Sarah: Does Crop to Cup buy coffee from Uganda? If not, why not? If so, how do the country’s anti-homosexuality politics effect your buying decisions?
Taylor: Crop to Cup has always bought coffee from Uganda, and because we are dedicated to supporting Ugandan coffee farmers and their communities, we would never pull out. I would not want the discriminatory beliefs of some evangelicals and Parliamentarians punish farmers and the country’s coffee industry. The thing is, Crop to Cup was already in Uganda (since 2007 for the company, and since 2003 for me and Jake Elster, the other owner of the company), so we see the value in staying the course with the farmers and exporters with whom we have built strong relationships. My real worry is those who don’t purchase from Uganda already or who don’t have a particularly strong attachment to the coffee origin (whether you’re a cafe, roaster, or importer), since I know just how easy it is to simply buy coffee from one of many other coffee producing countries whose coffee is readily available here in the U.S. or in any other coffee consuming country. It doesn’t take much for a consumer to simply chose another product if he or she feels that the name “Uganda” is associated with discrimination. How easy would it be for somebody to look at Ugandan coffee on a retail shelf, cafe menu or green offering sheet and say “Uganda, hmm, that’s where they arrest homosexuals. No thanks!”
So, to answer that question more specifically: I’m not letting it affect my buying decisions. What I’m really trying to do is ensure that the Ugandan coffee industry and Ugandan farmers are not hurt by the buying decisions of many others – importers, roasters, cafe owners, coffee drinkers ”who, very understandably so, may make a more knee jerk reaction.
Sarah: Why is this an important cause to you personally, as a coffee company?
Taylor: I don’t want to get into that too much since I’d rather that the petition focuses on its strength coming from the coffee industry instead of from a moralistic point of view (for reasons stated early on in this email). That said, I’ve been heavily involved in Uganda for over a decade now. I have both lived and worked there. First on the development/nonprofit side, then on the business (coffee) side. Having studied social change and having always had a strong personal in human rights and economic growth, its just an issue that brings together a lot of factors I care about. I’ve been reading the Ugandan newspapers online nearly every day for about 6 years,even during times when this issue is not being talked about. Admittedly LGBT discrimination issues in Uganda and elsewhere were not an issue I was very knowledgeable on (i.e. anything beyond a basic progressive mentality), but over time it kept coming up in the news (every time Parliament tried to reintroduce the bill). I also realized that there was more that I and my company could be doing for the issue once my wife and I went to the screening of Call Me Kuchu in New York and met some of the individuals who were featured in the film and who had been persecuted in Uganda (along with even some very impressive Reverends and Bishops showing that there are also some religious elements working IN FAVOR of this issue – e.g. http://stpaulsfdr.org/).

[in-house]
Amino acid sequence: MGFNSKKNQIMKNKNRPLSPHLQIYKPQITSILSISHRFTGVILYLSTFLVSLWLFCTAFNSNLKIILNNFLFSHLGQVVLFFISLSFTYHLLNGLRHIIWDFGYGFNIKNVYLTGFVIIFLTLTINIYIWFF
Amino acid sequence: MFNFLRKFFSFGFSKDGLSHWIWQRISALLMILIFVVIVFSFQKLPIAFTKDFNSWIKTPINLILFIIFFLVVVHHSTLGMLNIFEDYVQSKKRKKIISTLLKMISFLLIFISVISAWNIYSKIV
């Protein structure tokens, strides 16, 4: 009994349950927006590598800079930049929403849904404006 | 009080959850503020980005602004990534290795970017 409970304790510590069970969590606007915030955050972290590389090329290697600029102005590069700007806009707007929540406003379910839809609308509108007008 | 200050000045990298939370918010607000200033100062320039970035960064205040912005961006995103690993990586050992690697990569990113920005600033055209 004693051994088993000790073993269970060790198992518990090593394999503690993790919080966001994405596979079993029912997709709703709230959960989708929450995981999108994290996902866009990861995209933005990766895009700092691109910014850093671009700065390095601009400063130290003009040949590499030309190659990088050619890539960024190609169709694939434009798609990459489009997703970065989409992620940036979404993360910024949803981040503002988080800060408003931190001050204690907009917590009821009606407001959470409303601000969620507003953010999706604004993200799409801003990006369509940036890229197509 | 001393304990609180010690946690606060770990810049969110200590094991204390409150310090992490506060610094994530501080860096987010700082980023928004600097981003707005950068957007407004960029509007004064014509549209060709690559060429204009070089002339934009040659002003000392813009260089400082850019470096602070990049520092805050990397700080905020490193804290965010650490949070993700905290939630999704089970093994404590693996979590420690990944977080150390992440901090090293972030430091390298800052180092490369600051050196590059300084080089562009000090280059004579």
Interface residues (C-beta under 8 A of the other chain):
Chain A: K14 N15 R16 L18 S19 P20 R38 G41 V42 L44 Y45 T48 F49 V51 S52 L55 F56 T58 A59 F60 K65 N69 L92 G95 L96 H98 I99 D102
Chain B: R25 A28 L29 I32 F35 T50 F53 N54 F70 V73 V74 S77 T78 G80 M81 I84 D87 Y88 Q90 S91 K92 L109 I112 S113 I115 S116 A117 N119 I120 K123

Again, here is a link to the petition. Even if you’re on the fence about signing it, I urge you to click the link just to read it. And please, if you have questions about the issue, please post them in the comments section, and we’ll do our best to answer them. If we’re unqualified to answer them, we’ll find an expert who can speak to the inquiry.
Sarah Allen (she/her) is co-founder and editor of Barista Magazine, the international trade magazine for coffee professionals. A passionate advocate for baristas, quality, and the coffee community, Sarah has traveled widely to research stories, interact with readers, and present on a variety of topics affecting specialty coffee. She also loves animals, swimming, ice cream, and living in Portland, Oregon.